On February 21, 1916, Germany launched its attack on the French fortress city of Verdun, beginning what was to be one of the longest and bloodiest battles of World War I. The French defenders at first fell back and by February 25 the Germans had captured the outer fortress of Douaumont. By June 6 they had taken another fort, at Vaux, but they never managed to take Verdun. The fighting finally ended in stalemate in December of that year. The official French history of the war set total French casualties ...
Contributed by Library of Congress
Welcome Noble Belgium
This 1917 poster shows Belgium and the United States greeting each other in front of the flags of these two countries, marking the U.S. entry into World War I. Belgium is represented by a woman holding the coat of arms of the kingdom, which features a lion (Leo Belgicus) and the national motto: L’Union fait la force (Unity makes strength). The United States is represented by the figure of “Columbia,” the female personification of America that was widely used in the late 19th and early 20th century and ...
Contributed by Library of Congress
Winter in Panama with the U.S. Army
This World War I recruitment poster for the U.S. Army features a drawing of a ship transiting the Panama Canal and photographs of training exercises conducted in Panama. Under a treaty concluded with Panama in 1903, the United States was given permanent control over a zone of land 16 kilometers (10 miles) wide and about 64 kilometers (40 miles) long across the Isthmus of Panama, for the purpose of building, operating, and defending the Panama Canal. This strip of land, known as the Panama Canal Zone, was the site ...
Contributed by Library of Congress
Subscribe to the 7th War Loan
This World War I poster, published in 1917, urges citizens of Austria-Hungary to subscribe to the latest war bond. It depicts a woman, representing the Austro-Hungarian Empire, holding a flag. The name of the sponsoring bank is given at the bottom. Like the other belligerents, Austria-Hungary relied heavily on the sale of bonds to its citizens to finance its participation in the war. The country issued its first war bond in November 1914, at a five percent rate of return with a five-year maturity. Thereafter bonds were issued at six-month ...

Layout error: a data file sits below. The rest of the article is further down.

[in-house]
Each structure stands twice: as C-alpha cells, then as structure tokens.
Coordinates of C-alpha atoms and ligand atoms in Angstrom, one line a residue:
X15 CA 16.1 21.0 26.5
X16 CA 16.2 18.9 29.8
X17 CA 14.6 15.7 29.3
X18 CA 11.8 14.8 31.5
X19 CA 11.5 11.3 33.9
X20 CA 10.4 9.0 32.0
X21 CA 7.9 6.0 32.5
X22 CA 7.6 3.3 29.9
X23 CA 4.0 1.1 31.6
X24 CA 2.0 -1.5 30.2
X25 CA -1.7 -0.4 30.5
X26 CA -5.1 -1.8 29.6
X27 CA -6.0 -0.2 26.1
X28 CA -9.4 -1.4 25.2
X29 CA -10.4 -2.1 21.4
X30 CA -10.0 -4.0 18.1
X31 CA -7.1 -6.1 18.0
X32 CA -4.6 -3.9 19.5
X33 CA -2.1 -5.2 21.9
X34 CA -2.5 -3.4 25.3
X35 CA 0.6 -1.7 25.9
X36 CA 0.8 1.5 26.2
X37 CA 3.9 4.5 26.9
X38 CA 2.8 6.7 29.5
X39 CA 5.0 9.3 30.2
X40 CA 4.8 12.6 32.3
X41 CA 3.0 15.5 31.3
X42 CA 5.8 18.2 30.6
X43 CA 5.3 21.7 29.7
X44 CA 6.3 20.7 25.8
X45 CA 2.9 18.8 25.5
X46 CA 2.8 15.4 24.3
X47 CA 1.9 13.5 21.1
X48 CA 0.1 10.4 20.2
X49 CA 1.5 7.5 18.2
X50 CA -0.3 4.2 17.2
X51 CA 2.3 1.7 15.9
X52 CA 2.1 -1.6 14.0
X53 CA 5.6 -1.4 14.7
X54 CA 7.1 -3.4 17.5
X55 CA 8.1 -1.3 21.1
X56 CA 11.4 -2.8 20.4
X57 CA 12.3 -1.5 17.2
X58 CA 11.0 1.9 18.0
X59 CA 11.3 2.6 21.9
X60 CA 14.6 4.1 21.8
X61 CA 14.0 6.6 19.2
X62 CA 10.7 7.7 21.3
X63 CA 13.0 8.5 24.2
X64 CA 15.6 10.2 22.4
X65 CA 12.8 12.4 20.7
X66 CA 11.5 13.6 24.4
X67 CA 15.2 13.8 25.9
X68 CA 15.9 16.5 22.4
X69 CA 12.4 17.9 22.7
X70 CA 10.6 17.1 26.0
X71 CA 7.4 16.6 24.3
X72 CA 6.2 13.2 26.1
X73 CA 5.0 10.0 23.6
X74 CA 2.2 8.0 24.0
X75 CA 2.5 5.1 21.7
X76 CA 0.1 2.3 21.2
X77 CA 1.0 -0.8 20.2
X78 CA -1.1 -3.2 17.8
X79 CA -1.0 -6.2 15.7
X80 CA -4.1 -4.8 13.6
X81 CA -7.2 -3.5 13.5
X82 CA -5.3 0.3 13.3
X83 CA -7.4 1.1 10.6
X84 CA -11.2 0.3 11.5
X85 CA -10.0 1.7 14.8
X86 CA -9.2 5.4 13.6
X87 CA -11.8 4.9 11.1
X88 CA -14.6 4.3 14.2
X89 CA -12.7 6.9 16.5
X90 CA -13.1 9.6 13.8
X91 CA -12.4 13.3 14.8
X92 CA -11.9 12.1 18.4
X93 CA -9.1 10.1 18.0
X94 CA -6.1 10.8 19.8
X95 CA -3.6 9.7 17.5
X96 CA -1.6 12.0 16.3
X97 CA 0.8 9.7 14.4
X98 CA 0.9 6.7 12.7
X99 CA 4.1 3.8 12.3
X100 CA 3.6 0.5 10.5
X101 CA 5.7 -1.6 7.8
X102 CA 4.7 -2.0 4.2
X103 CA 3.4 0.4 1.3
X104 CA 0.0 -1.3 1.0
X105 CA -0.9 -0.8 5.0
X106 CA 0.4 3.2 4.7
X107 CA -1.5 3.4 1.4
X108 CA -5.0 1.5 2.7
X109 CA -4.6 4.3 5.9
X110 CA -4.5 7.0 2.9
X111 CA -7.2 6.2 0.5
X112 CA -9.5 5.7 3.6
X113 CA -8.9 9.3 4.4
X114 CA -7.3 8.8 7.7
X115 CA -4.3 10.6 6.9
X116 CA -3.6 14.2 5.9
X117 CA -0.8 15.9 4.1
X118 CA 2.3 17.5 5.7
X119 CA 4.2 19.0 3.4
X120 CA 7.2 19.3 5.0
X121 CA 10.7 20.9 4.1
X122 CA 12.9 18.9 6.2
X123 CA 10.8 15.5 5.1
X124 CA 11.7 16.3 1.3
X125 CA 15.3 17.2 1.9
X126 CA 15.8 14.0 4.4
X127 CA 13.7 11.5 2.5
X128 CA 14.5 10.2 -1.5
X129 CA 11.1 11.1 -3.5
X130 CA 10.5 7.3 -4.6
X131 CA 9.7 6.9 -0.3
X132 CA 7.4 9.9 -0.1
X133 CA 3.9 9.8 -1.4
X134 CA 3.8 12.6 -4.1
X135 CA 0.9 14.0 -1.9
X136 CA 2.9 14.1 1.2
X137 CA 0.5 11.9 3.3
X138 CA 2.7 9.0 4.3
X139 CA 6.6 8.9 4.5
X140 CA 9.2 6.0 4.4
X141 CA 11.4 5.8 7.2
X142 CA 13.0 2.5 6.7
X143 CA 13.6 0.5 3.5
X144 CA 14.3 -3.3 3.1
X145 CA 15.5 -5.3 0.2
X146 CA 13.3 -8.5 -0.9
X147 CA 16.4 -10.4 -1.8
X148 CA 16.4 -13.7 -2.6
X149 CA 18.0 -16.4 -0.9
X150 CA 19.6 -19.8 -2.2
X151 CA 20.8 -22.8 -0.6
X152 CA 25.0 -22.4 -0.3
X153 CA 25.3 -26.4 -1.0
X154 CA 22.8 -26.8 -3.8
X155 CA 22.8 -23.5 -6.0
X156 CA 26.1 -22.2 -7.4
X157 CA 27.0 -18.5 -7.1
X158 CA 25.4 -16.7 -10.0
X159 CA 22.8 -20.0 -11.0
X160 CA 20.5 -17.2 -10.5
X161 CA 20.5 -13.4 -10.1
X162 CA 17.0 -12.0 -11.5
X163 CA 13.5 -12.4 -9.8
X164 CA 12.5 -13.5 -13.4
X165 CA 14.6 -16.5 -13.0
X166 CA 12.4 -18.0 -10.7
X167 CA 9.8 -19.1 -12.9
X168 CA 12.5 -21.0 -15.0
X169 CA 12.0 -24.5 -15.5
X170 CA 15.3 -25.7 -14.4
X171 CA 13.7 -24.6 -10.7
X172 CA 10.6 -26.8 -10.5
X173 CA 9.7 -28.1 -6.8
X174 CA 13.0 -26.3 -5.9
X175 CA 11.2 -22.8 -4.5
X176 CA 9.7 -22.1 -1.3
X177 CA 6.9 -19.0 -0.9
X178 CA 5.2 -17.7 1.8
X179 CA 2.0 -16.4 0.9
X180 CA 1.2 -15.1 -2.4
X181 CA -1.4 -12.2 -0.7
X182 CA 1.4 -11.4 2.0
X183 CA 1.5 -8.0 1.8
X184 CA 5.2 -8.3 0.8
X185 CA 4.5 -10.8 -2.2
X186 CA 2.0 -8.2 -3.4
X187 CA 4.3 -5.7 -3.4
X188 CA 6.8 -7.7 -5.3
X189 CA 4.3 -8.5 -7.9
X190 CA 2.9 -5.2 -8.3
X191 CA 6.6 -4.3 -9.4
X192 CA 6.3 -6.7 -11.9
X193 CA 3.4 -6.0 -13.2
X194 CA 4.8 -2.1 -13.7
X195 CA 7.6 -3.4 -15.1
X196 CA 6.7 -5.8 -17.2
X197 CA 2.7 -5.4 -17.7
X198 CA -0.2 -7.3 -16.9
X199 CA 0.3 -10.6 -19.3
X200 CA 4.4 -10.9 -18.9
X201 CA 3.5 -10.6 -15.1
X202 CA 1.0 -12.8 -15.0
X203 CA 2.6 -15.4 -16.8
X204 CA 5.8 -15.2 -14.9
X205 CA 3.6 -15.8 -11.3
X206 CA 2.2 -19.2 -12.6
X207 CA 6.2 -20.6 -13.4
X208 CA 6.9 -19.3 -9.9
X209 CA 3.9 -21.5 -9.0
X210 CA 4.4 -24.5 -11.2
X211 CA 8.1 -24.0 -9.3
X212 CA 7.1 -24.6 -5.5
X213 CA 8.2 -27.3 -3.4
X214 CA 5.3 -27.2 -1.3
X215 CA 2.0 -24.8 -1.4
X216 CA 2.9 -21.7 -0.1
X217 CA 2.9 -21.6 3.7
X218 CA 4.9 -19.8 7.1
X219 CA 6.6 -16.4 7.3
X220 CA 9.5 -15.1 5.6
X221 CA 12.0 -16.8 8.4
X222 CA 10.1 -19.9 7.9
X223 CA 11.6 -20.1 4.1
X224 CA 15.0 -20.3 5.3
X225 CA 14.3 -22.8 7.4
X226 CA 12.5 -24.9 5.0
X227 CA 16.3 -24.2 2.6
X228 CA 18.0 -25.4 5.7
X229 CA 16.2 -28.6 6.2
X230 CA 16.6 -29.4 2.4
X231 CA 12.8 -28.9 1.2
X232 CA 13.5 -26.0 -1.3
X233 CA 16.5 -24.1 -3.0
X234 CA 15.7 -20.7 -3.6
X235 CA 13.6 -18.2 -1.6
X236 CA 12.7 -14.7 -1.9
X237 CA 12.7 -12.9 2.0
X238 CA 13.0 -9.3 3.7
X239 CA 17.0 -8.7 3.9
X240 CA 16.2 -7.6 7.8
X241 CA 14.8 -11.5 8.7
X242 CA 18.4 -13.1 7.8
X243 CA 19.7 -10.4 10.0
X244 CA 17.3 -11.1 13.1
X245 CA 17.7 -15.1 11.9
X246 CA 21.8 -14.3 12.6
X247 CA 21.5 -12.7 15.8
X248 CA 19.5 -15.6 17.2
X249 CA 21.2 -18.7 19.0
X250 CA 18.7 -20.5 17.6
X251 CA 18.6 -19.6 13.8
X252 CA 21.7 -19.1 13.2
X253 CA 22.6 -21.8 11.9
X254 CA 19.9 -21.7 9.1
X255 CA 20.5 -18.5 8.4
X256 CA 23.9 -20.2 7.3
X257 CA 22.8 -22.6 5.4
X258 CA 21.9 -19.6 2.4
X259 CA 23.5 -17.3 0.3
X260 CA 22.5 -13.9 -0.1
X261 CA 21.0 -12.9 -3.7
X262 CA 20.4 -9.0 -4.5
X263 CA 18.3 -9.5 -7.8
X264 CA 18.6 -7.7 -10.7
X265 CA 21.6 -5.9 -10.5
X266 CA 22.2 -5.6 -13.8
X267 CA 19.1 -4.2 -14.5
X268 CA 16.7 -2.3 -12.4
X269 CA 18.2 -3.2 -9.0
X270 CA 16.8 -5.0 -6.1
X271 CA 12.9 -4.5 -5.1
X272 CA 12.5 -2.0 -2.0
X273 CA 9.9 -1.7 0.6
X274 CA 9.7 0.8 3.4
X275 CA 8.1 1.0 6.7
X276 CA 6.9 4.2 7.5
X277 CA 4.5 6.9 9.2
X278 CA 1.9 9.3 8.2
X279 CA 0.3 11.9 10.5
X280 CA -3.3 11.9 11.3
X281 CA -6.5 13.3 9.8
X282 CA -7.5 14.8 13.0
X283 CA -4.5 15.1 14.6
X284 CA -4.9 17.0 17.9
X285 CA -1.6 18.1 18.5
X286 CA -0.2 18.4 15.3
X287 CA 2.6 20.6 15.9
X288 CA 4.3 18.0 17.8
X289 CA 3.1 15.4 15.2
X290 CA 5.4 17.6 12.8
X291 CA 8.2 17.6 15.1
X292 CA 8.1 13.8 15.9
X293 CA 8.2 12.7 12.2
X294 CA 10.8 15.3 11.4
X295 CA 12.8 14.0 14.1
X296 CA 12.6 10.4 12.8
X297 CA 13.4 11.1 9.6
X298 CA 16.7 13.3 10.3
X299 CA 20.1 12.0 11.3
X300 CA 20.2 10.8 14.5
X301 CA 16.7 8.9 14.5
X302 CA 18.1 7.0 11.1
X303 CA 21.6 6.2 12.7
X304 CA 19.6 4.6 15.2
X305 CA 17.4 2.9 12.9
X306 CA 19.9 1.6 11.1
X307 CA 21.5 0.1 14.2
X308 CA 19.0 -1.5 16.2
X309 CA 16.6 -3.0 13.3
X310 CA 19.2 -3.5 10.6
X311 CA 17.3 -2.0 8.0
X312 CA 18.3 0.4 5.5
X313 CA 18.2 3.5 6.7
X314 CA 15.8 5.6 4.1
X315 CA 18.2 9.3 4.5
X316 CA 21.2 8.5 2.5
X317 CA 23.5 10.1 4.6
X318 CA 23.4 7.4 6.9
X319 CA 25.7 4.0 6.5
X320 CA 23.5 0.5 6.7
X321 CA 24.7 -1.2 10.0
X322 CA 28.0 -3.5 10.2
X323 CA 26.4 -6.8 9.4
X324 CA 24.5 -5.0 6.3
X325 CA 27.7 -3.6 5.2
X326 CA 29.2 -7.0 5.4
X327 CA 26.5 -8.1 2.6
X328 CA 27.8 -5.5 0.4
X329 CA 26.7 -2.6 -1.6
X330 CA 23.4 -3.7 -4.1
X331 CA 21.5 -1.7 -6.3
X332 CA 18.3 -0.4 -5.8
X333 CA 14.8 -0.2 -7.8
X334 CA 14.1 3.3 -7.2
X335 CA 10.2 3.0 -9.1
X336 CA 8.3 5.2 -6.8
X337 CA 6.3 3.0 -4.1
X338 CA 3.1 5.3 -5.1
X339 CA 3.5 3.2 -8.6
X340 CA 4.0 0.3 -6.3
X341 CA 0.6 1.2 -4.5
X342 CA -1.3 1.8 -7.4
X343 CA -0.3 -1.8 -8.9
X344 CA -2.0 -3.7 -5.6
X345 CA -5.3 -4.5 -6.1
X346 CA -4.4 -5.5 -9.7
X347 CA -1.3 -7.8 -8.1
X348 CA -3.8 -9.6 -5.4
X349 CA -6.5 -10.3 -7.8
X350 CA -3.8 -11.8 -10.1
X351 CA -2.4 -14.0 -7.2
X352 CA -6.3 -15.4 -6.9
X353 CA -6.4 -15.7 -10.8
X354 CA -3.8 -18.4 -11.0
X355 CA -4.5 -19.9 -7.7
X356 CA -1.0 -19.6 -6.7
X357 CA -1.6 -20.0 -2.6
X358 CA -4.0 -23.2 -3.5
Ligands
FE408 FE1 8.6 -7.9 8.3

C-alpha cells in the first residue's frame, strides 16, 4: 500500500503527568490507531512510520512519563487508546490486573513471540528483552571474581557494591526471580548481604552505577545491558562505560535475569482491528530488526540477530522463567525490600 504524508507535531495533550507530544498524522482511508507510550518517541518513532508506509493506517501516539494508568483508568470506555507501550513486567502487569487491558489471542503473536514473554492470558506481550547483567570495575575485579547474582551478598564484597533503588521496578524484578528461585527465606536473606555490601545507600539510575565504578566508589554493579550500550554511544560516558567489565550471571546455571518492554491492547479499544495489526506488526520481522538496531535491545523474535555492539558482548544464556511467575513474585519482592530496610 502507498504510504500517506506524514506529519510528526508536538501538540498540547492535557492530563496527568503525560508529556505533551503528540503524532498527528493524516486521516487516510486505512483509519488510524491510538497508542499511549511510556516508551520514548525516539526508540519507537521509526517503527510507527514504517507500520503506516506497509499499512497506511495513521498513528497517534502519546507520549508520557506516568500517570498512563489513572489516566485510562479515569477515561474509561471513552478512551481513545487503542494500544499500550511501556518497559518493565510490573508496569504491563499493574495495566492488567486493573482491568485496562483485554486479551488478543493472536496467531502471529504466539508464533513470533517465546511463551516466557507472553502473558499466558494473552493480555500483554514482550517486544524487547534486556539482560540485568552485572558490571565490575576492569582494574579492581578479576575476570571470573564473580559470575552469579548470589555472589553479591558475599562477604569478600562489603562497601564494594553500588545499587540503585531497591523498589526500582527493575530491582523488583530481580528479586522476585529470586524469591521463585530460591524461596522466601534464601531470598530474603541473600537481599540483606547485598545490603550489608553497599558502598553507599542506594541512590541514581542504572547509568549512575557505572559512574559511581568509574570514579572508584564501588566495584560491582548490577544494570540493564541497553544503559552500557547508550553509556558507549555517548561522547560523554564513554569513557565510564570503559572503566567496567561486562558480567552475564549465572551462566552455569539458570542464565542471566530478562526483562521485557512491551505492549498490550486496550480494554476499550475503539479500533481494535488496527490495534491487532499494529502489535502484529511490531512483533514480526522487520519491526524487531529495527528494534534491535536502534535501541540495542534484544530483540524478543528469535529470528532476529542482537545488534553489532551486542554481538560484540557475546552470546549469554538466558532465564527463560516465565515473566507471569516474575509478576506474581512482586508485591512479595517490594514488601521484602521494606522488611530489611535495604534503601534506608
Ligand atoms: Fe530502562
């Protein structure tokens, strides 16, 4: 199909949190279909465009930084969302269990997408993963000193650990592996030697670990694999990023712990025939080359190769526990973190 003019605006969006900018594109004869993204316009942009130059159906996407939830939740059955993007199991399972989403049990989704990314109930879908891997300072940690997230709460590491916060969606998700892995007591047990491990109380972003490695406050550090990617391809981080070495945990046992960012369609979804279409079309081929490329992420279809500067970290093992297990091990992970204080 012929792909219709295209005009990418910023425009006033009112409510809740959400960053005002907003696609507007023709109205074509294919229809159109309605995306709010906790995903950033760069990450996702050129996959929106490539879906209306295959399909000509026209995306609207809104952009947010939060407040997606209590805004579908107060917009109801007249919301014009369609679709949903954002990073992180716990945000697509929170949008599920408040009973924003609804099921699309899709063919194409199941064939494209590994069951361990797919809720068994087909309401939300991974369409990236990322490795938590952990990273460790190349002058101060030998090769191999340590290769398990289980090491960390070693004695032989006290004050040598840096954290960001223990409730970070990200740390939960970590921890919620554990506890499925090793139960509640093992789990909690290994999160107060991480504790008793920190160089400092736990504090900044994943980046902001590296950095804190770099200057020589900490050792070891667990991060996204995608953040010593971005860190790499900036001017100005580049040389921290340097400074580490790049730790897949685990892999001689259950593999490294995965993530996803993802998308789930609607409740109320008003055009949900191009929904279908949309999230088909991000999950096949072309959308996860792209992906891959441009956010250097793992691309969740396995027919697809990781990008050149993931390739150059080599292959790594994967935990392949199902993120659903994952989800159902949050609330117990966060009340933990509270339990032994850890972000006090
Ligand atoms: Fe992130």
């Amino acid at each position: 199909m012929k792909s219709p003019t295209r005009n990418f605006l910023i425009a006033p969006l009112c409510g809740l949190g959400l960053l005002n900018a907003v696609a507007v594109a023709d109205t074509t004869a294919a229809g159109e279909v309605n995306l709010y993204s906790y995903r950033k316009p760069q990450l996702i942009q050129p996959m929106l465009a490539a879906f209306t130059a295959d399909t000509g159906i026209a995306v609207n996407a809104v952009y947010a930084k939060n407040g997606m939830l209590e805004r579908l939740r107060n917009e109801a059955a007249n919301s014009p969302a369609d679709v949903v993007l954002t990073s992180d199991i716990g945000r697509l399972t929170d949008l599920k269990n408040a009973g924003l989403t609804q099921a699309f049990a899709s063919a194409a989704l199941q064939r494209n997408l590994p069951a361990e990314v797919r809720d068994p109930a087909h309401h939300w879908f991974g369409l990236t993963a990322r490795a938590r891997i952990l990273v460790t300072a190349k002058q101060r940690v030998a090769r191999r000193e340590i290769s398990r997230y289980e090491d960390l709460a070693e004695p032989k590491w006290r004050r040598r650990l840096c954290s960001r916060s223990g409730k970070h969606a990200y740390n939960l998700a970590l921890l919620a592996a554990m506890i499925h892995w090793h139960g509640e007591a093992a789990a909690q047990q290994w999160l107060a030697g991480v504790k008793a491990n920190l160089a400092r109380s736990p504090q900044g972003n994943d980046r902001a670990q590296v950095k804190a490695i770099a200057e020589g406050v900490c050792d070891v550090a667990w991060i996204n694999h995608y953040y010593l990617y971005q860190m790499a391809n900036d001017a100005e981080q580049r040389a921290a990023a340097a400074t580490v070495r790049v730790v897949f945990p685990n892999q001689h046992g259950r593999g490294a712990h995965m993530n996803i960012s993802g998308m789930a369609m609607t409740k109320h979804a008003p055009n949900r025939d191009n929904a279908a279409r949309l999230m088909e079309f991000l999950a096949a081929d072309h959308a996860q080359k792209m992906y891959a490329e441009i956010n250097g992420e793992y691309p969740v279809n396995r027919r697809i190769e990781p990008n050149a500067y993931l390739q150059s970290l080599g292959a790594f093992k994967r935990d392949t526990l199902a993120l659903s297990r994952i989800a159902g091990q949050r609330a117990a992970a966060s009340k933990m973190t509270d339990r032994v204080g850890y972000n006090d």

Contributed by Library of Congress
We Must Fight to the End!
This World War I poster shows German men working in a field. One of them is being threatened by an African soldier as a French officer looks on. The text at the bottom of the poster proclaims that if Britain and France were to win the war, the Germans would lose not only their property and prosperity but their personal freedom. The text goes on to explain that French senators had stated in parliament that the Germans would work as slaves after the war. Germany, the poster concludes, had to ...
Contributed by Library of Congress
Territory of Hawaii Registration Day July 31
The Selective Service Act, signed into law by President Woodrow Wilson on May 19, 1917, required all male U.S. citizens and resident aliens from age 21 to 30 to register for the draft. On the day of registration, June 5, 1917, 9,660,000 young men presented themselves at local selective service boards, where they were asked to give their name, address, age, distinguishing physical features, and reason, if any, for claiming exemption. Three additional registrations took place, on June 5, August 24, and September 12 of 1918. Hawaii ...